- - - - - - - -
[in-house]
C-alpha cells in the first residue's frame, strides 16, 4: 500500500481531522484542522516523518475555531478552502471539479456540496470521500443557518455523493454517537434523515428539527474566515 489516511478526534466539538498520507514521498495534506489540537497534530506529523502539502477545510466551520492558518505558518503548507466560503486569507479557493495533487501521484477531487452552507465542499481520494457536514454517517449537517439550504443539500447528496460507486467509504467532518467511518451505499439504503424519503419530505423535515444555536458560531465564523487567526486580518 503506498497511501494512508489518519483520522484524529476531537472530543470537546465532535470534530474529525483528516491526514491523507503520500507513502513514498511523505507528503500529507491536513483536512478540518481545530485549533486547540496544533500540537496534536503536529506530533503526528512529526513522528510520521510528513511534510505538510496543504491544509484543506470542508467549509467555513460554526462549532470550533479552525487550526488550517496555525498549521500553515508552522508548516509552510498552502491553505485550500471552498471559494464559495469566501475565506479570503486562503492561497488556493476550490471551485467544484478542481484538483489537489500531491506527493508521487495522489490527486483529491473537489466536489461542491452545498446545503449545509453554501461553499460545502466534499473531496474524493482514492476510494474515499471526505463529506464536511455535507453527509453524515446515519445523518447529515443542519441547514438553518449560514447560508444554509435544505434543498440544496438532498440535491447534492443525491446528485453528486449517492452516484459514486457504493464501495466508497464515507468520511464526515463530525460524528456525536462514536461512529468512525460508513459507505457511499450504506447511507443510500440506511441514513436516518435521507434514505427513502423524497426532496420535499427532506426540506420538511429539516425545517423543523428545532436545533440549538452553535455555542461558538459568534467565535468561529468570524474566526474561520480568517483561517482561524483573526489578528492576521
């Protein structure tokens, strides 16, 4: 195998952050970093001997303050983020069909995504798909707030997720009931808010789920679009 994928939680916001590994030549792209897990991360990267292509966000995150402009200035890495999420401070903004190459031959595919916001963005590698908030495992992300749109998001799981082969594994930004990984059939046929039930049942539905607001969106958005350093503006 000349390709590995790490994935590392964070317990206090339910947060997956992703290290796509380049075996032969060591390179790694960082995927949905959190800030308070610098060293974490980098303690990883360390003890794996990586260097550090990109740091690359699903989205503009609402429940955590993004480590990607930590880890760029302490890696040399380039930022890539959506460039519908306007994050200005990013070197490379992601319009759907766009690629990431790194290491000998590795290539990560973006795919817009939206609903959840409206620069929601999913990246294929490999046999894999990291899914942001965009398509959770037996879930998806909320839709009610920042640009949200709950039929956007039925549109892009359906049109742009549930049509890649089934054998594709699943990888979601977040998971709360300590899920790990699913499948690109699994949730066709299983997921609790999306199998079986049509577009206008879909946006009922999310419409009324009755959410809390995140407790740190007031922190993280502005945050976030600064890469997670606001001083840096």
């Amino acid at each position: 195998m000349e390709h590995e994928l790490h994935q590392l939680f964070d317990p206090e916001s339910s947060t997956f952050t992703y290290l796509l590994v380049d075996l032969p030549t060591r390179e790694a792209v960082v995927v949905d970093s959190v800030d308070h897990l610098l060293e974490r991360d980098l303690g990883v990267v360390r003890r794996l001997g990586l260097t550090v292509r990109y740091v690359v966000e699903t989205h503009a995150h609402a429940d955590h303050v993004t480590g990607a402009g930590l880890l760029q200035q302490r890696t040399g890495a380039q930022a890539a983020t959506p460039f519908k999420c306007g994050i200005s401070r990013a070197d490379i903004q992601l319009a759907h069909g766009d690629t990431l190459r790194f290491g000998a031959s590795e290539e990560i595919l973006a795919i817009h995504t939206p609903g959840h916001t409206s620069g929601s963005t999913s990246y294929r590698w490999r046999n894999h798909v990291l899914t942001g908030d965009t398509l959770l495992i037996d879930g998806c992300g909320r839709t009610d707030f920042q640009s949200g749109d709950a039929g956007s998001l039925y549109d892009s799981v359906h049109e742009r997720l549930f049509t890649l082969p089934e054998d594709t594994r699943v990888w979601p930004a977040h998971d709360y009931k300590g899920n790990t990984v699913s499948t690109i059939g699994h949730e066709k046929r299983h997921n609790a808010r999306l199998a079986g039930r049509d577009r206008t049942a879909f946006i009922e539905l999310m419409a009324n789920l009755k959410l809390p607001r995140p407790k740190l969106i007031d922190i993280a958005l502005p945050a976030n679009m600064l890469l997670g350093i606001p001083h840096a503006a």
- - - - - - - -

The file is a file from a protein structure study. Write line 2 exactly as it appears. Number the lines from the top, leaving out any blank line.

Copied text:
C-alpha cells in the first residue's frame, strides 16, 4: 500500500481531522484542522516523518475555531478552502471539479456540496470521500443557518455523493454517537434523515428539527474566515 489516511478526534466539538498520507514521498495534506489540537497534530506529523502539502477545510466551520492558518505558518503548507466560503486569507479557493495533487501521484477531487452552507465542499481520494457536514454517517449537517439550504443539500447528496460507486467509504467532518467511518451505499439504503424519503419530505423535515444555536458560531465564523487567526486580518 503506498497511501494512508489518519483520522484524529476531537472530543470537546465532535470534530474529525483528516491526514491523507503520500507513502513514498511523505507528503500529507491536513483536512478540518481545530485549533486547540496544533500540537496534536503536529506530533503526528512529526513522528510520521510528513511534510505538510496543504491544509484543506470542508467549509467555513460554526462549532470550533479552525487550526488550517496555525498549521500553515508552522508548516509552510498552502491553505485550500471552498471559494464559495469566501475565506479570503486562503492561497488556493476550490471551485467544484478542481484538483489537489500531491506527493508521487495522489490527486483529491473537489466536489461542491452545498446545503449545509453554501461553499460545502466534499473531496474524493482514492476510494474515499471526505463529506464536511455535507453527509453524515446515519445523518447529515443542519441547514438553518449560514447560508444554509435544505434543498440544496438532498440535491447534492443525491446528485453528486449517492452516484459514486457504493464501495466508497464515507468520511464526515463530525460524528456525536462514536461512529468512525460508513459507505457511499450504506447511507443510500440506511441514513436516518435521507434514505427513502423524497426532496420535499427532506426540506420538511429539516425545517423543523428545532436545533440549538452553535455555542461558538459568534467565535468561529468570524474566526474561520480568517483561517482561524483573526489578528492576521